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The Cutting Edge
Volume XVI, Number 1, January 2009
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CASE OF THE SHAKES. Those who were there to experience it on 8 January cannot seem
to agree on whether the ca. 6.2 quake that shook central Costa Rica on that day was a strong
temblor or a dreaded terremoto, but everyone felt it. We are happy to
report that nobody in the botanical community was directly affected, as far as we know, and
no botanical institutions suffered significant damage. However, Costa Rica is a very
small country, and nearly everyone there knows somebody who was injured or killed, or suffered
property damage. Most heavily impacted was the upper basin of the Río
Sarapiquí, on the Atlantic slope of the Cordillera Central, from Vara Blanca (near
the pass between Volcán Poás and Volcán Barva) down to below Cariblanco.
This transect will be familiar even to many non-resident biologists, as it lies along the
old route (before the Guápiles highway was completed) from San José to the
Estación Biológica La Selva. As we understand it, the roadway was
almost completely obliterated in this area of knife-edge ridges and precipitous slopes.
Family members of Manual co-editor Cecilia Herrera lost a farm in the village
of Cinchona, along this route, and some also incurred minor injuries. We wish them a
speedy recovery from all of their losses. Though not widely reported in the international
press, innumerable aftershocks have occurred during the past several weeks, some nearly as
strong as the main quake.
TALAMANCA HIGHLIGHTS. The October Darwin Initiative expedition to the Río
Yorkín basin, on the Atlantic slope of easternmost Costa Rica and westernmost Panama,
was detailed in this column in our last issue [see
The Cutting Edge 15(4): 1–2,
Oct. 2008]. Manual co-PI Nelson Zamora, who participated in the
event, reports that about 60 bags of plant specimens were collected, despite drenching
rain during practically the entire period. Among the more interesting trees
encountered were Aiphanes hirsuta Burret, Colpothrinax aphanopetala R.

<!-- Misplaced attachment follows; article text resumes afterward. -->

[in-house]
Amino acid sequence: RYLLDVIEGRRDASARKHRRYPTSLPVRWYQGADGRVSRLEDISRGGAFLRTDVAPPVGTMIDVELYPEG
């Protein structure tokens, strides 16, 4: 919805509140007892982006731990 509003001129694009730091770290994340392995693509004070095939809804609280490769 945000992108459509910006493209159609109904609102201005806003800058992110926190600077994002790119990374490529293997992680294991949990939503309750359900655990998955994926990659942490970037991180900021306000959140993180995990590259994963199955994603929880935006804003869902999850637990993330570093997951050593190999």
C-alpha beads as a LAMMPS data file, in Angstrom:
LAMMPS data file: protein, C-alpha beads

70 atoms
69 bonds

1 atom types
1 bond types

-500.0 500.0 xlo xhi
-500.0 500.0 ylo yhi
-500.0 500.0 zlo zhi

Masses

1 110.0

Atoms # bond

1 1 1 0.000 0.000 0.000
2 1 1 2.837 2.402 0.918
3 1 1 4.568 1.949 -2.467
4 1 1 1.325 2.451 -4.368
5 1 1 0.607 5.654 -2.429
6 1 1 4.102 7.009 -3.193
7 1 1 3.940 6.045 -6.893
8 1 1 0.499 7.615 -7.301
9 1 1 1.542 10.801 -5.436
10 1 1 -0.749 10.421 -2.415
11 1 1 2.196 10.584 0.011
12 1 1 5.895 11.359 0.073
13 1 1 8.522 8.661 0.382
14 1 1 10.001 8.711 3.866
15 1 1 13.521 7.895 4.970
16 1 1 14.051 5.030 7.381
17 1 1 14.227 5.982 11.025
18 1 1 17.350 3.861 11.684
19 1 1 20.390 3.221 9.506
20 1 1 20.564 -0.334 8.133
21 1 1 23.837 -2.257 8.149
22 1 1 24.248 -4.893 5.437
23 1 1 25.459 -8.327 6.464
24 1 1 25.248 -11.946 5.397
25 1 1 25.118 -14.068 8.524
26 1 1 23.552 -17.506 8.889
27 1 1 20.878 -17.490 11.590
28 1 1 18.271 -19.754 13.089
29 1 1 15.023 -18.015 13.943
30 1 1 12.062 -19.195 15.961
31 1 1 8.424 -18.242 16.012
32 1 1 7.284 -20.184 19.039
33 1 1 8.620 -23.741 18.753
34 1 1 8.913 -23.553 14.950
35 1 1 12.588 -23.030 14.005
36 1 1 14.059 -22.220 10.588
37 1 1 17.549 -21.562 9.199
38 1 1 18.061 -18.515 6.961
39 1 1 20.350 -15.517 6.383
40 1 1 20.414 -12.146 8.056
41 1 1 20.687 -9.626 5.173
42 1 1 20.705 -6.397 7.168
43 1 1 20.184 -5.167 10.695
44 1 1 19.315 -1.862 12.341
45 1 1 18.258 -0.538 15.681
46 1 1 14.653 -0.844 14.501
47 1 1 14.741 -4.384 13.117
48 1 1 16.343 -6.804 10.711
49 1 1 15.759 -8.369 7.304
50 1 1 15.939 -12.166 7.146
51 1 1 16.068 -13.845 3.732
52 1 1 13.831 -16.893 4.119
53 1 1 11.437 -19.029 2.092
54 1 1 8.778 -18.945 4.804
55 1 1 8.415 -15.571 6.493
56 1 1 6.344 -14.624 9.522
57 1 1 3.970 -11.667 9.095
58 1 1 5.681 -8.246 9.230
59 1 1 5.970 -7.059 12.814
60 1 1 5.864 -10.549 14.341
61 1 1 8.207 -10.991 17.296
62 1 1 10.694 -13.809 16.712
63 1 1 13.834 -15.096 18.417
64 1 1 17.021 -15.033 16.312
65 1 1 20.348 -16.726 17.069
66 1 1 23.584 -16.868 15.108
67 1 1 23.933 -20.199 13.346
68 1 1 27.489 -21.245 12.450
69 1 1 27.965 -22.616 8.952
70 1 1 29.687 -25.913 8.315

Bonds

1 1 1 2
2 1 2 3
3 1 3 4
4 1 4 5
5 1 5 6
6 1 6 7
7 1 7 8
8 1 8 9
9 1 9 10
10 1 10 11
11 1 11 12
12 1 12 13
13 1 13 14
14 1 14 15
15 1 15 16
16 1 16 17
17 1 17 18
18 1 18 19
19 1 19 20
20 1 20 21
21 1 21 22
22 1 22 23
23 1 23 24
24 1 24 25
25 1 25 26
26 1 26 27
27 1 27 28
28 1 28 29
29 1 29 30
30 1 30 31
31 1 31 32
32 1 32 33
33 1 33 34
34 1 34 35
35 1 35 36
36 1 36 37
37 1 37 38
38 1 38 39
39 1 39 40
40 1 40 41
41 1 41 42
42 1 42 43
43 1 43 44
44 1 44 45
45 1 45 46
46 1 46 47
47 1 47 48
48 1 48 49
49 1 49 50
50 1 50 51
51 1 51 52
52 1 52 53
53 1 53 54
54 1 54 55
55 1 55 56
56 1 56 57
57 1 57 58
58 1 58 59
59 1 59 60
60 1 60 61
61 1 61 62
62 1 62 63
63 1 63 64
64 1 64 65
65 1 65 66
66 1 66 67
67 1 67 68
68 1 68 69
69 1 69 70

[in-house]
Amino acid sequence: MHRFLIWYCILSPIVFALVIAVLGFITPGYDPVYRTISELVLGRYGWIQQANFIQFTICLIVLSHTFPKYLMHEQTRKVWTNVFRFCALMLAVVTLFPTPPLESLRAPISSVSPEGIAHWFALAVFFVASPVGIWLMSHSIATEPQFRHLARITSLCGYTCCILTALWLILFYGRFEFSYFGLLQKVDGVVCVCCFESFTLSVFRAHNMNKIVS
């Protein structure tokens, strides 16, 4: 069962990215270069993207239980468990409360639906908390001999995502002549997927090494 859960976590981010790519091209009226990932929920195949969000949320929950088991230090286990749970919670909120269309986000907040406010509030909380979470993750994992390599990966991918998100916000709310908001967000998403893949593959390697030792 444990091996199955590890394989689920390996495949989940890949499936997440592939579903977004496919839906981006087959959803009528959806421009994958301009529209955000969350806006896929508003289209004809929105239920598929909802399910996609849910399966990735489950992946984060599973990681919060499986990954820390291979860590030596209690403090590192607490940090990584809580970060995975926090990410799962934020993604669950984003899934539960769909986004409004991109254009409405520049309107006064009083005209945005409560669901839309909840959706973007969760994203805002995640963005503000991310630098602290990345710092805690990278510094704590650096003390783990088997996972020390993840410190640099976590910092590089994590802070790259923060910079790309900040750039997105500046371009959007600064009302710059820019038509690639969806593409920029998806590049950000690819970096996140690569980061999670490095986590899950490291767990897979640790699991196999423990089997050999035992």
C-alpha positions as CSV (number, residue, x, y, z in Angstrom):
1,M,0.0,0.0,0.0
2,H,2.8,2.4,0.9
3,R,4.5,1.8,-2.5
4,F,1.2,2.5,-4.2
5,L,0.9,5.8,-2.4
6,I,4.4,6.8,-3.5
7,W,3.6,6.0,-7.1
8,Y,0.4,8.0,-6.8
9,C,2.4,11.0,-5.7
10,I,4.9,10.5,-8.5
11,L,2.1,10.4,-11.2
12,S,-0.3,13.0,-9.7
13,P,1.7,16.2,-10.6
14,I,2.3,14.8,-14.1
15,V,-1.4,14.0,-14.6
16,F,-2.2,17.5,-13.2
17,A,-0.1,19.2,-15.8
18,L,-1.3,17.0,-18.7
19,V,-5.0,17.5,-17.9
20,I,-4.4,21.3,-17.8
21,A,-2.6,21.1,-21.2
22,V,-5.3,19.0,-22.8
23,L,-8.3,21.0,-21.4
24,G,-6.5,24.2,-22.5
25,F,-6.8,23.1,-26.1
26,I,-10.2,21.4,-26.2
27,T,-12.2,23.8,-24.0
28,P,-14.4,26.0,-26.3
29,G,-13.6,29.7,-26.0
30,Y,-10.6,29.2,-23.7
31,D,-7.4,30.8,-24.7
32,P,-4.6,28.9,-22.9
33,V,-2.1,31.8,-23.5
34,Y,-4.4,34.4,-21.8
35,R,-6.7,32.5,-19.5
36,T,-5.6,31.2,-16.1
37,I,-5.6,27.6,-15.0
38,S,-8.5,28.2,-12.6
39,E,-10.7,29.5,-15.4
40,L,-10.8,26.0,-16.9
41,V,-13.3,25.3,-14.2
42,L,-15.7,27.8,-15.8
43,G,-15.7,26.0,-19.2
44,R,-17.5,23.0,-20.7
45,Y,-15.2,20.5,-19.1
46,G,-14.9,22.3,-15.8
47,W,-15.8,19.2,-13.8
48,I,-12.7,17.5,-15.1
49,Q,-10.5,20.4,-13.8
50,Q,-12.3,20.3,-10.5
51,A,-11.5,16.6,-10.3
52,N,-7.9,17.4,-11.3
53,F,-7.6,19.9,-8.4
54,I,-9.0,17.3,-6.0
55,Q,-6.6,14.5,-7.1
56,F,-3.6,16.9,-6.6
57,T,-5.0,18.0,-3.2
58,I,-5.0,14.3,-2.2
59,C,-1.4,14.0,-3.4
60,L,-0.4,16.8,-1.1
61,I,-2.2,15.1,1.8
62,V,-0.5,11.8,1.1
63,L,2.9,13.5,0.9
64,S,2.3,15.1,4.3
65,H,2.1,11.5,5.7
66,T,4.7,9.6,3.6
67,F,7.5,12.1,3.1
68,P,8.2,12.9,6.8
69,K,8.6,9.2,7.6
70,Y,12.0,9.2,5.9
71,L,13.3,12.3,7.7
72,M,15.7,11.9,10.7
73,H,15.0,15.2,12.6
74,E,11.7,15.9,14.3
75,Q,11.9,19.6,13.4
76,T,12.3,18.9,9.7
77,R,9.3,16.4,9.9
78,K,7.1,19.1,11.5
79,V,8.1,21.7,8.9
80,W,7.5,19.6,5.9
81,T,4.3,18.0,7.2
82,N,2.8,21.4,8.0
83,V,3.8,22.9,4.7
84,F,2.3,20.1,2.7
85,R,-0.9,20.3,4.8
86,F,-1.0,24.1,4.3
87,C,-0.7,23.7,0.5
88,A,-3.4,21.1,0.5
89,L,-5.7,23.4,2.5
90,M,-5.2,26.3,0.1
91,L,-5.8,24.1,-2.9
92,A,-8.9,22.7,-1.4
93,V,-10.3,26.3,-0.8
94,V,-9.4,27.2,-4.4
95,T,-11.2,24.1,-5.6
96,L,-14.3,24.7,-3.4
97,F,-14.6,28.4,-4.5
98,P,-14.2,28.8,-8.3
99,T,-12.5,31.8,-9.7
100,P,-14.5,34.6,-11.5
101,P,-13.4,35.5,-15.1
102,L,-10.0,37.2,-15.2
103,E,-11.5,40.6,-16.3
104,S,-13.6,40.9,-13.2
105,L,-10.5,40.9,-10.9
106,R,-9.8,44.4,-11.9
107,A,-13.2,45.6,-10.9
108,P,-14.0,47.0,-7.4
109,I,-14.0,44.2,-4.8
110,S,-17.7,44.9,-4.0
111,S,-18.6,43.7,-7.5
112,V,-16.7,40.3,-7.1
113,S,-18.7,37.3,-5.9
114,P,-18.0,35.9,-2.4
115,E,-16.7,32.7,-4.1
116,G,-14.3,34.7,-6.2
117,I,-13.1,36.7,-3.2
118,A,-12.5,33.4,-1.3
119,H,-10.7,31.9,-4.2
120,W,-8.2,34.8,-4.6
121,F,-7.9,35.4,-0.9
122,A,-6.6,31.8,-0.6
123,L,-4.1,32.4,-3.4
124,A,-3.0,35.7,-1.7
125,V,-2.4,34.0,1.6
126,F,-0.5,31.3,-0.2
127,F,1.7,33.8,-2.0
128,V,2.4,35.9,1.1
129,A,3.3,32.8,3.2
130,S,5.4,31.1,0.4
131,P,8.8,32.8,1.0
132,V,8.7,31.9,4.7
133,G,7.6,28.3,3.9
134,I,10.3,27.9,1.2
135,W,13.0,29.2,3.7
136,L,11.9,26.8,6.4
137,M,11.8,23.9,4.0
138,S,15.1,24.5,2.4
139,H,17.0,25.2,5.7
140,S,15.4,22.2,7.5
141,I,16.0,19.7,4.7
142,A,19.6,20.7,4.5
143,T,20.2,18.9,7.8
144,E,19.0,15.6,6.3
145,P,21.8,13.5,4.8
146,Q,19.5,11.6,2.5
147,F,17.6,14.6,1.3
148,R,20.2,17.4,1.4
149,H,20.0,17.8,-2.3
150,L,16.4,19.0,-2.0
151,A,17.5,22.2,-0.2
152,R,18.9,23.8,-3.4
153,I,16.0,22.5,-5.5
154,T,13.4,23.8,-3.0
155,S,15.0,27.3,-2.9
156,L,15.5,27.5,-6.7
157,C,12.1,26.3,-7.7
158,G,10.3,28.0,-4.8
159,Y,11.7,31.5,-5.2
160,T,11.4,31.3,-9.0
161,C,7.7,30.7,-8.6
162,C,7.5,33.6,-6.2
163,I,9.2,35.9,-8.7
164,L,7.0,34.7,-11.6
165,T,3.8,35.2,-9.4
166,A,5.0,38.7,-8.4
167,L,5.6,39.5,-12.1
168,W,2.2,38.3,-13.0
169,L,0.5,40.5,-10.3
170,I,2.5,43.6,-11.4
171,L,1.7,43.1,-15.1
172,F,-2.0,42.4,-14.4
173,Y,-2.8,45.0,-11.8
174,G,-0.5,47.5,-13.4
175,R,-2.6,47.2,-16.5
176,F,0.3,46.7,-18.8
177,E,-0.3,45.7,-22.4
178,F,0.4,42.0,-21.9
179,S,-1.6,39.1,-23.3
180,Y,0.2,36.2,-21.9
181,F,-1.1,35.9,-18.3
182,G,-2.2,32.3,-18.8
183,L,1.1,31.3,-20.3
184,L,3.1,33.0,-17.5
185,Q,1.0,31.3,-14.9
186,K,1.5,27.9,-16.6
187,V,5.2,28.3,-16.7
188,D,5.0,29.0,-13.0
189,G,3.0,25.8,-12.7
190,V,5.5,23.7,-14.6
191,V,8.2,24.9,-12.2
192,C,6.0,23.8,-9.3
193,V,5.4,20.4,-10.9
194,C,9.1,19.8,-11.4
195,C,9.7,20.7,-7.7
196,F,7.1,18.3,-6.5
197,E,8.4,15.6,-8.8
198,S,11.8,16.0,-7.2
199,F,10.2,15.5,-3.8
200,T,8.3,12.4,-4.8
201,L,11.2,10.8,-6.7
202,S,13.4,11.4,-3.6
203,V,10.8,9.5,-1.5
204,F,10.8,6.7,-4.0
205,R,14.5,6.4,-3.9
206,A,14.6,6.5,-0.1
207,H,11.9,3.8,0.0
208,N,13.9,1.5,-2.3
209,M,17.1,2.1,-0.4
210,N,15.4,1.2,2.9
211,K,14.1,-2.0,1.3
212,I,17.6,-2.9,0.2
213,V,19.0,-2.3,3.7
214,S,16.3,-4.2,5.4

Evans, and Cryosophila sp. (Arecaceae), Alzatea verticillata Ruiz &
Pav. (Alzateaceae), Dacryodes sp. (Burseraceae), Metteniusa tessmanniana
(Sleumer) Sleumer (Icacinaceae), Nyssa talamancana Hammel & N. Zamora (Nyssaceae),
Oreomunnea sp. (Juglandaceae), Ruptiliocarpon caracolito Hammel &
N. Zamora (Lepidobotryaceae), and Sacoglottis sp. A of the Manual (Humiriaceae). The
richest flora was traversed from ca. 300–1000 m elevation, with Pentaclethra
macroloba (Willd.) Kuntze (Fabaceae/Mimosoideae) predominating below that zone and
cloud-forest vegetation above it.
ON THE ROAD AGAIN. As we write, Manual co-PI Nelson Zamora is
in the midst of a 10-day stopover in Vienna, Austria, where he had agreed to present
several talks on the Costa Rican flora.
YET ANOTHER WEB MAP RESOURCE. In this column of our last issue [see
The Cutting Edge 15(4): 1, Oct.
2008], we provided the link to a Web site featuring all the maps from the Atlas
cantonal de Costa Rica (1987), by Eduardo Chinchilla V.—an important reference
for assigning Costa Rican localities to their proper cantón and (if desired)
distrito. Manual correspondent Mario Blanco (FLAS) has since discovered
another Web source for these same maps that is somewhat easier to use:
This site enables the reader to home in on a cantón by clicking successively in
the appropriate area on country and provincial maps (with the name of the province or
cantón to be accessed appearing at the end of the status bar). This cannot
be done on the site we provided last quarter, where one is obliged to deal with names
only; however, that site is better if one needs to actually print out a map.